Subjects

Psychology

Overview

Psychology is the study of the mind and behaviour. It is a wide subject that ranges from a scientific approach to one that is more personal, as psychologists create theories based on data, varying from counts of simple behaviour in animals to verbal reports of emotions and feelings in people. It can be strongly theoretical or highly practical.

Areas of study

The School of Psychology is a large department with over 50 staff located at the City and Tāmaki campuses. Our school has an excellent research record focused in areas such as social psychology, cognitive neuroscience, child development, learning, IWO (industrial, work and organisational) psychology, and psychological and developmental disabilities, and well equipped laboratories to facilitate world class research and student learning. Staff members are also actively involved with social and mental health services, and/or work places, providing opportunities for learning and research in the community. The School offers a lively and interesting educational experience.

You can study Psychology in the following programmes:

What you will learn

Bachelor of Science
Studying Psychology will equip you with an understanding of how people, and sometimes animals, think, feel and behave. You will learn about the brain and how it works, understand the way people respond to everyday and unusual situations, and consider theories on why individuals are different from each other with regard to personality and intelligence and why some people suffer from mental health disorders. Laboratory or field work is an important part of psychology and you will develop practical skills in these areas.

Bachelor of Arts
Psychology is concerned with aspects of how humans think, feel and behave. One important area is the brain and how it works. You can try to understand how people respond to everyday and unusual situations, such as work environments, illness and other stressful life events. You can also examine why individuals have different personalities and intelligence levels, and why some people suffer from mental health disorders.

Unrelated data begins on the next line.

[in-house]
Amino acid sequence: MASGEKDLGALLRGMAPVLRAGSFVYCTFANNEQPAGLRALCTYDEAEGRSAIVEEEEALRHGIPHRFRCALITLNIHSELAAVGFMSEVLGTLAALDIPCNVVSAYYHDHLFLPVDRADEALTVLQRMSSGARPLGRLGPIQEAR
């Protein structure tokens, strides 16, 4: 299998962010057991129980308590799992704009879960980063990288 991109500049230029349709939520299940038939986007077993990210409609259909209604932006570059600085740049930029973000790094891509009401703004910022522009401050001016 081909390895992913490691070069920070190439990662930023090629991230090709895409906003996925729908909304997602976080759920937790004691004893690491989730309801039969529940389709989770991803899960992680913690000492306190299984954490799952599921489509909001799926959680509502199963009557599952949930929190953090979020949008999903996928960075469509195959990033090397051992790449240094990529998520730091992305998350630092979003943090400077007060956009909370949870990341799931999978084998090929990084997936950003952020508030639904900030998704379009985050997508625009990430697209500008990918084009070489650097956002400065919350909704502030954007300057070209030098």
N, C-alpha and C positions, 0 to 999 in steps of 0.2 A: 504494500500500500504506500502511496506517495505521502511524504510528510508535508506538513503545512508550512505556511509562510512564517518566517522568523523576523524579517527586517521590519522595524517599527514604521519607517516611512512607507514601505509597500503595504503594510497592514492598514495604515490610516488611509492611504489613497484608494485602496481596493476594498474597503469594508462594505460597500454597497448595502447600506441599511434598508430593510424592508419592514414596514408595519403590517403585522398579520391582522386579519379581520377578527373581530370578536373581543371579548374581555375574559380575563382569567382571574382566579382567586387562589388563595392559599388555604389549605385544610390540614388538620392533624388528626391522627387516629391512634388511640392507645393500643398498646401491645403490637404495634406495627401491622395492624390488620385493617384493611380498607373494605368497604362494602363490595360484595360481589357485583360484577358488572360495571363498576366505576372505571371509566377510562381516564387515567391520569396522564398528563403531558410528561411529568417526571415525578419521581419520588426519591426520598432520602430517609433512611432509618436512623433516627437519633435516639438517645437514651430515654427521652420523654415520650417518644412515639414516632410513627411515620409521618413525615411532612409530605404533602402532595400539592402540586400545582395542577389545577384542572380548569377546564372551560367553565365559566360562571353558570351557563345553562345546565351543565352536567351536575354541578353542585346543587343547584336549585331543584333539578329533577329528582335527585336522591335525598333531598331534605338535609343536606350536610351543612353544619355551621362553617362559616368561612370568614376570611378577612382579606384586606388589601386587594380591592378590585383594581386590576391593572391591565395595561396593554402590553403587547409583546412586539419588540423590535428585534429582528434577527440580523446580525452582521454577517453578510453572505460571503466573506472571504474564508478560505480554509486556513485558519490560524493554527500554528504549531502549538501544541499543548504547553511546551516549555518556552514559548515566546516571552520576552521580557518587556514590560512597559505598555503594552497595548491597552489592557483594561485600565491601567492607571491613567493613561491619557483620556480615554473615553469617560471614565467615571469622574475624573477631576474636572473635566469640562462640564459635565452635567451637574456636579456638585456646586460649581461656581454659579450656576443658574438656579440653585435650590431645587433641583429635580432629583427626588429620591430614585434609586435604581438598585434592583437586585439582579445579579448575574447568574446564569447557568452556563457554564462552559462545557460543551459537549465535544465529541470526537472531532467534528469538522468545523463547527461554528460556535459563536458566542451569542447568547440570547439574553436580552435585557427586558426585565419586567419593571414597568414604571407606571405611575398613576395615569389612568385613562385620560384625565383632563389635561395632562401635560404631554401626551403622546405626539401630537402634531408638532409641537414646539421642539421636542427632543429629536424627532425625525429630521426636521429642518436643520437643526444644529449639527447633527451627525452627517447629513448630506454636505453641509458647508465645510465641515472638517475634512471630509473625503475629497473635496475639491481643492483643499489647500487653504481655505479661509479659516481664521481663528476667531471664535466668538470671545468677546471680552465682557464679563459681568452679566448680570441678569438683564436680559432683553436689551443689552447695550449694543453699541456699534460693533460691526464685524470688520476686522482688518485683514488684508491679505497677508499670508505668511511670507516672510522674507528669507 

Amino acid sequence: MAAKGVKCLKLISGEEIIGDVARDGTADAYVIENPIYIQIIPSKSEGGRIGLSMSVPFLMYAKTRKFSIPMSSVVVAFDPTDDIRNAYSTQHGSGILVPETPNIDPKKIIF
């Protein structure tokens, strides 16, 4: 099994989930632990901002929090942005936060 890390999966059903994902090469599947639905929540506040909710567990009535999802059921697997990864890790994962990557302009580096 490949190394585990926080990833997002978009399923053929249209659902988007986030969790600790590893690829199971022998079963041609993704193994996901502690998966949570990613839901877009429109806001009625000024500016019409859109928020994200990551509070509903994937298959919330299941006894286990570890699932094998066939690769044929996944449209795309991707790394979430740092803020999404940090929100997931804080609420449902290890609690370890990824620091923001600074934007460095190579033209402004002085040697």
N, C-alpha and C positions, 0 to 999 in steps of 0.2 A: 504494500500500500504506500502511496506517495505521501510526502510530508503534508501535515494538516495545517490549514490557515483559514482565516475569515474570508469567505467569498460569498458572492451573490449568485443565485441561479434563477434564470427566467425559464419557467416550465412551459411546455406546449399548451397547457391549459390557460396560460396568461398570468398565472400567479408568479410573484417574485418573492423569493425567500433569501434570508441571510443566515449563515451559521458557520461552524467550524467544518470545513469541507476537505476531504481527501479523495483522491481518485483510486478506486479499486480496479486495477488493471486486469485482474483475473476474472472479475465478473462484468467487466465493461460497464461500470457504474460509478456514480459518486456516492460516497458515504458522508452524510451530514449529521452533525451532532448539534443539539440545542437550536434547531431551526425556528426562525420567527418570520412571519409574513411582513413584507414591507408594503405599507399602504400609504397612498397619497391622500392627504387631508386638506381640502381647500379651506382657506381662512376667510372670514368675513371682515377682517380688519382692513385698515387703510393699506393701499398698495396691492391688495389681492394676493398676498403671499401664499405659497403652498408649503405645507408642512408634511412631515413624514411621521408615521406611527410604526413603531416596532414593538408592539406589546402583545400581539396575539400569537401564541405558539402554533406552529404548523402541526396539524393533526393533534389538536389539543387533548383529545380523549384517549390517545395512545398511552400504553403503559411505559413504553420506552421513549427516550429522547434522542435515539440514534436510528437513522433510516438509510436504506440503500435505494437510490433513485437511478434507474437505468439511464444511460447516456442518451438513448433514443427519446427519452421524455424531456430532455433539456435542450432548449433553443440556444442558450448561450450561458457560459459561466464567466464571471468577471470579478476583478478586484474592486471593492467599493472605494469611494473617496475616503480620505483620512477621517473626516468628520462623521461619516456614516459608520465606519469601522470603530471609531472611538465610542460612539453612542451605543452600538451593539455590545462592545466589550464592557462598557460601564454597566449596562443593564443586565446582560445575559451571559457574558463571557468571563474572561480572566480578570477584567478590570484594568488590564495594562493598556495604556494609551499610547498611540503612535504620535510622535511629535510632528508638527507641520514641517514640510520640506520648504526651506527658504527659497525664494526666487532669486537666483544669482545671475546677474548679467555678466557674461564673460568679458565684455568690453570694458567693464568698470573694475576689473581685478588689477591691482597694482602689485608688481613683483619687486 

As part of your study of Psychology you will undertake practical work in the laboratory or field.

Psychology could be especially useful combined with Anthropology, Education, Linguistics, Māori Studies, Sociology or Employment Relations and Organisation Studies.

Career opportunities

Many avenues open up to graduates with training in psychology. These may include mental health, research, industry and marketing, education or counselling. Jobs are available in the business environment involving the use of psychological tests, statistical analyses, or survey and questionnaire development. Staff recruitment, human resources, personnel training and evaluation are also areas which employ a lot of psychology graduates. Research careers can be developed in neural function and cognitive science. Many positions, for example as psychologists in private practice, require registration with a professional organisation. Registered psychologists work in many aspects of mental health care, and clinical psychology.

More information

Find out more about studying Psychology as part of a Bachelor of Science or a Bachelor of Arts.